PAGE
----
Yes it’s scary. Fuck it’s scary. I’m fucking scared. But the alternative – being here with the same longing 20, 30 years down the line – is mortifying.

December 9, 2012 Early Tilt By: Cameron Olivier

We don’t celebrate the small things enough anymore. There’s an unspoken hurriedness that envelopes us. A desperateness that drives us. We are busy and that busy-ness blinkers us, closing us off to the subtleties that surround us every day.

I sometimes wonder at what drives this numbness. Could it be a fear of failure, of being left behind, of not ‘making it’, of  keeping our parents proud as they push us too hard to gain a grade, to make the team, or just. be. ‘good enough’.

Maybe it’s simply the unspoken – but impossible – vision your subconscious devised of who you ‘should be’ or who you wanted to become and you’re just not getting there. It might simply be the necessity of feeding your family or pressure from your spouse – or the Jones’ – to maintain the status quo and it’s become an all encompassing distraction.

So distracting that only the over-exaggerated ever makes an impact. More and more I’m finding that we need a louder volume to wake us up; to break through the fuck-can’t-think-must-just-do that clouds our heads.

For some it’s getting blazed, others drinking more than they should. Maybe it’s something more hectic like a mild Cocain addiction – if you get such a thing.  Or even one of the good ones; an over reliance on gym.

Or maybe it’s something more passive like filling our evenings with media. In this regard, the current trend towards the extreme – whether sexual or violent – is testament to this need to escape, a perverse compulsion to smash at our brains harder than ever before. Just to feel. To experience. Something. Anything.

But this continuous onslaught has left us numb; and I propose a different approach: A reclamation of subtlety. To find, again, the joy in the small things. It is a slow process and one that forces us to reconnect with life instead of escaping it. It requires us to be aware and to face what’s going on around us.

And it’s fucking scary.

But, honestly, it needn’t be. We can develop a sort of interaction switch. A way to be selectively sensitive. In this society, the numbness is a required component of survival and we need to learn to live open handed and sensitive to those things that matter and yet keep ourselves protected from those that don’t.

As I’ve started on this journey of rediscovery, I’ve found a few things that really stand out for me, some of which I’d like to share with you in the hopes that I may impart some sense of awe or wonder into your lives as it has been reintroduced in mine:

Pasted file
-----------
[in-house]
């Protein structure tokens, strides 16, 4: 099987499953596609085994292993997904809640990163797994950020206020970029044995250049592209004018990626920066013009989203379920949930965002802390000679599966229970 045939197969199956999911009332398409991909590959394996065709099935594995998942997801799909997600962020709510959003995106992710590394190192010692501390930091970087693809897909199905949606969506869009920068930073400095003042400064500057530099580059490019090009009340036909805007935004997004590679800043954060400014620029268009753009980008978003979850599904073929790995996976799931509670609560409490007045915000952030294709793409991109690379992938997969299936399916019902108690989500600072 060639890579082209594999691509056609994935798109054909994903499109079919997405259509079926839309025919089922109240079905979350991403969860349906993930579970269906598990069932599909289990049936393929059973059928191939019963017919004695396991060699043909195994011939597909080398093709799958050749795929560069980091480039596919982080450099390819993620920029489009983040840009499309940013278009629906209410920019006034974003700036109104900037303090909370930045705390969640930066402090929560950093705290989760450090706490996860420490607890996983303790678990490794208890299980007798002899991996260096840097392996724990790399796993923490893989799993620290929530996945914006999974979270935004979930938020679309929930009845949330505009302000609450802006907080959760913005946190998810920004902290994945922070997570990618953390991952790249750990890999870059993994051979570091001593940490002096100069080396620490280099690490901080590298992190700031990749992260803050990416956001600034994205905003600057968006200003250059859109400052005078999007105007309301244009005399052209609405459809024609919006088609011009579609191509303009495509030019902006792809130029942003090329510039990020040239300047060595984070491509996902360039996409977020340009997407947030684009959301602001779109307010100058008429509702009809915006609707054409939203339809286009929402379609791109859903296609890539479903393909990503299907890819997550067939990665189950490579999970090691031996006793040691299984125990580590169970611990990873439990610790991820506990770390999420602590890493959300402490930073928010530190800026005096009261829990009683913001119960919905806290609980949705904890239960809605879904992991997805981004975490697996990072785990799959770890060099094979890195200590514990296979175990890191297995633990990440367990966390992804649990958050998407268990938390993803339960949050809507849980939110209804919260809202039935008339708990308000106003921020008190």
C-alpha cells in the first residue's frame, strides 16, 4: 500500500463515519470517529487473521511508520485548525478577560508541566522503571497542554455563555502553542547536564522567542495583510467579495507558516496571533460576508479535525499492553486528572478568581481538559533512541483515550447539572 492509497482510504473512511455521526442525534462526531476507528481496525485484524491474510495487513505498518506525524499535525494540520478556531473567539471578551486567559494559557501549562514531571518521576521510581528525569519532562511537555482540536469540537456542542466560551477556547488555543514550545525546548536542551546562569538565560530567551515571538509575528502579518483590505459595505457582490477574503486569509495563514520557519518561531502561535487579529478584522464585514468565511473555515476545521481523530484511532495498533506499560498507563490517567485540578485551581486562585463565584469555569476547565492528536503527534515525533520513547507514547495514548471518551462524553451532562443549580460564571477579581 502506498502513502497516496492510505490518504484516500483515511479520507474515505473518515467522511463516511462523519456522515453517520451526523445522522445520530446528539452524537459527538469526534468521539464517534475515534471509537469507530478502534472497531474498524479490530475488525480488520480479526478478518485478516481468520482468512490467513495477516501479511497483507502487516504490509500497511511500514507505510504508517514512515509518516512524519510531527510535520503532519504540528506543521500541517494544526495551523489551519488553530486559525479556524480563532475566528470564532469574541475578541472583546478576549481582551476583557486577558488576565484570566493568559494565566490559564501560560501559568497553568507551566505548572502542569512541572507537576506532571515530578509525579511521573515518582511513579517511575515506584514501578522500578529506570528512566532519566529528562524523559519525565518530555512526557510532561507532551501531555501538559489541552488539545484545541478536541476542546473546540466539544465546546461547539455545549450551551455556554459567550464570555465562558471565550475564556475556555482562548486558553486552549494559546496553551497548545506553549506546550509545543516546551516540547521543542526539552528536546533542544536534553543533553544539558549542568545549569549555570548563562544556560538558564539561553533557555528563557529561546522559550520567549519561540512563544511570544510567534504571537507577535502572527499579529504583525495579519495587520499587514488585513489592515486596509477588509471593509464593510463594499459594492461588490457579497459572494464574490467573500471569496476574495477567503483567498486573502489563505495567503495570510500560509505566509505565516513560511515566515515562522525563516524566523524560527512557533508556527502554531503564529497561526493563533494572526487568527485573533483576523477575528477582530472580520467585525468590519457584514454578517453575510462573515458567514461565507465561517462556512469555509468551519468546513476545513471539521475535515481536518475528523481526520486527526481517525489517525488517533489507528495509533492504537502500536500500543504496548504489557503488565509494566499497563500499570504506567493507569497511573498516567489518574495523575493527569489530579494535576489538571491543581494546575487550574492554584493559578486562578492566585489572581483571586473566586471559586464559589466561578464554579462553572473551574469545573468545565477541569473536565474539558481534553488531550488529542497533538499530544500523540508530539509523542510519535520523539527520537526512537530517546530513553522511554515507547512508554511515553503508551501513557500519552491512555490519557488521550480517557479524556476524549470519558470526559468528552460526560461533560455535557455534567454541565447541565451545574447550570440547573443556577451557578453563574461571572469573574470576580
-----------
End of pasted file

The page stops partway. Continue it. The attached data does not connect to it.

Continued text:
The running tackle-embrace of my little girl, arms clenched tight around my legs as I walk in from a day at the office, laptop bag still in-hand.

The shy-flirty smile from a pretty stranger as our eyes connect across a room, on the dance floor or simply passing by on a busy sidewalk.

The 5-sense arousal of a perfect blended coffee. For me that’s a double shot of freshly drawn espresso, full-bodied with chocolate & cinnamon undertones, topped with just a dash of  steamed – not frothy – full cream milk.

And that most perfect of unions:
The morning shower, warm water cascading over sleepy bones, with a morning pee – warm water cascading over.. you get the picture.

If you take one thing away from this, let it be the knowledge that there are few things more satisfying than a morning shower-pee. The combination of the near euphoria of releasing a full bladder with the warm-hot streams flowing all over your body. It’s truly a great thing.

Water meets water in a consummate union of sorts. The warmth, the release. If you have ever tried it, you’ll know, it is a powerful experience. And if done right, the release together with the warm cascade, it brings a new understanding, a heightened perception of perfection.

I would be remiss to leave out one of the more important points here. For once we don’t need to aim. Or we can aim ANYWHERE. This doesn’t happen often. Controlled by social pressures and loved ones alike, we are forced to make sure we keep it inside the bowl. But not during those bliss filled minutes in the morning when we can cast all fears aside and truly live free. It takes some getting used to and don’t be surprised if, for the first few days or even weeks, you’ll find yourself dutifully aiming at the drain cover too ashamed to broaden your boundaries. But over time, if you allow yourself the pleasure, there will be nowhere within that sanctum of liquid warmth untouched by your exploration. A consummate marriage of warmth and wetness.